Aces on Bridge — Daily Columns

The Aces on Bridge: Friday, December 25, 2009

Dealer: South

Vul: None

J 5
A 4
K Q J 7
Q 10 7 4 2
West East
Q 10 7 6 9 4 3 2
J 5 2 K 8
8 6 5 3 10 9 2
K 5 J 8 6 3
A K 8
Q 10 9 7 6 3
A 4
A 9


South West North East
1 Pass 2 Pass
2 Pass 3 Pass
4 NT* Pass 6 NT All Pass
*Quantitative; 17-18 with six hearts

Opening Lead: Guess!

“Thou art weighed in the balances, and art found wanting.”

— The Book of Daniel 5:27

The opening lead can determine the success or failure of a contract. And sometimes, as in today’s deal from the 60th Lederer Memorial Trophy, declarer’s assessment of the opening leader’s capabilities played its part.


In action were the Hackett twins, Justin and Jason, playing against their English teammates, David Gold and Tom Townsend. Both pairs were part of the English team that won the silver medal in the World Championships in 2008.


No slam is especially good, since making 12 tricks requires the heart suit to play for just one loser — and the chance of that is only just over 50 percent. If there is only one heart loser, it appears that six no-trump will make as many tricks as six hearts, but that is not so. Consider declarer’s dilemma on a club lead. He has to guess correctly which club to play from dummy, or the defenders will take a club trick and a heart trick.


A glance at the West cards will indicate how unlikely an opening club lead might be, but David Gold found the fine opening lead of the club five — and Justin Hackett made the equally fine play of the club queen from dummy! Ace and another heart sorted out that suit, and 12 tricks were there.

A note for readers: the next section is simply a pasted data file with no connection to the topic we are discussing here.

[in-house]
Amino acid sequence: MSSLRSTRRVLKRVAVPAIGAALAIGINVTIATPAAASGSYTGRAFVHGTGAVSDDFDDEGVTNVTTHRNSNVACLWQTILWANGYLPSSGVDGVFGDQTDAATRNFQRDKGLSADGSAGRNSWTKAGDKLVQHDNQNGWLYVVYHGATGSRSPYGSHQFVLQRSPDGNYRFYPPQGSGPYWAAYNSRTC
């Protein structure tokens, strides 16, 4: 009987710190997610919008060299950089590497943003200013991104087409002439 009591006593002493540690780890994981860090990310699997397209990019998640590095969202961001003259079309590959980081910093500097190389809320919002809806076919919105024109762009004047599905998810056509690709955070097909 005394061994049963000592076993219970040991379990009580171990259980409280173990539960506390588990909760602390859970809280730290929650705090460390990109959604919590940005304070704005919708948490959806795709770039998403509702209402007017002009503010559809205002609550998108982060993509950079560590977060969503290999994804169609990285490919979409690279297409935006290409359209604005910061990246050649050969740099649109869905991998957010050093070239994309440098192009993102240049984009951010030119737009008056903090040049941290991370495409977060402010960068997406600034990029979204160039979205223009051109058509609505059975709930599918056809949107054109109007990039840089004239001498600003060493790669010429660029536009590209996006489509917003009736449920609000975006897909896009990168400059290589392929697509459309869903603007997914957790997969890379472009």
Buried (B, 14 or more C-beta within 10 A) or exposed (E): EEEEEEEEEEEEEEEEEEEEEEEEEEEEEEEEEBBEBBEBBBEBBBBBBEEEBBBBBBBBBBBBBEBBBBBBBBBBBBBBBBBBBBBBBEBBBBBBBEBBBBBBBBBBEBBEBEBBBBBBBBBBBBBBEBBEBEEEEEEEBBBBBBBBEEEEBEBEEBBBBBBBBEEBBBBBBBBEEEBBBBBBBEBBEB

When asked why he had played the club queen rather than the 10, Justin explained that top-class players are more likely to underlead a king than a jack.

ANSWER: Your first thought might be that game your way is a long way off and that you would rather defend, but in fact all your cards rate to be working on offense. Since a two-level overcall will deliver about an opening-strength hand — normally with six hearts — bid four hearts, planning to double four spades if the opponents continue. If partner bids five hearts in front of you, he may well be right to do so!


South Holds:

J 5
A 4
K Q J 7
Q 10 7 4 2


South West North East
  1 2 3


For details of Bobby Wolff’s autobiography, The Lone Wolff, contact If you would like to contact Bobby Wolff, please leave a comment at this blog. Reproduced with permission of United Feature Syndicate, Inc., Copyright 2009. If you are interested in reprinting The Aces on Bridge column, contact


Denis KristandaJanuary 12th, 2010 at 7:48 am

Fortunately for Justin, playing the heart by the text book will deliver the contract anytime. But bravo to defender to lead club, forcing the declarer into guessing the right one from trick #1 with ( extra additional burden to solve the Heart suit as well).

I think Jason/Justin may well be a future Wolff/Hamman !

Have a good day !

Bobby WolffJanuary 12th, 2010 at 2:27 pm

Hi Denis,

Thanks for your comments.

Mentioning both David’s opening lead and Justin’s guess of the queen and then, of course, Justin’s follow through by playing the hearts correctly is obviously a great triumph for these particular players, but also for bridge itself, since this hand is a testimonial for the beauty of the game.

I share your admiration for the relatively young Hacketts since they began at a very young age and have progressed in the recommended way, recently even exceeding their considerable expectations. Townsend and Gold are just emerging and also have great promise. With a combination of hard work, significant talent and the practice of Active Ethics these two pairs, together with other relatively young enthusiastic, extremely talented partnerships from around the world, gives our game a great hope for our high-level future.

Again, thanks for writing and also, of course, for your last line.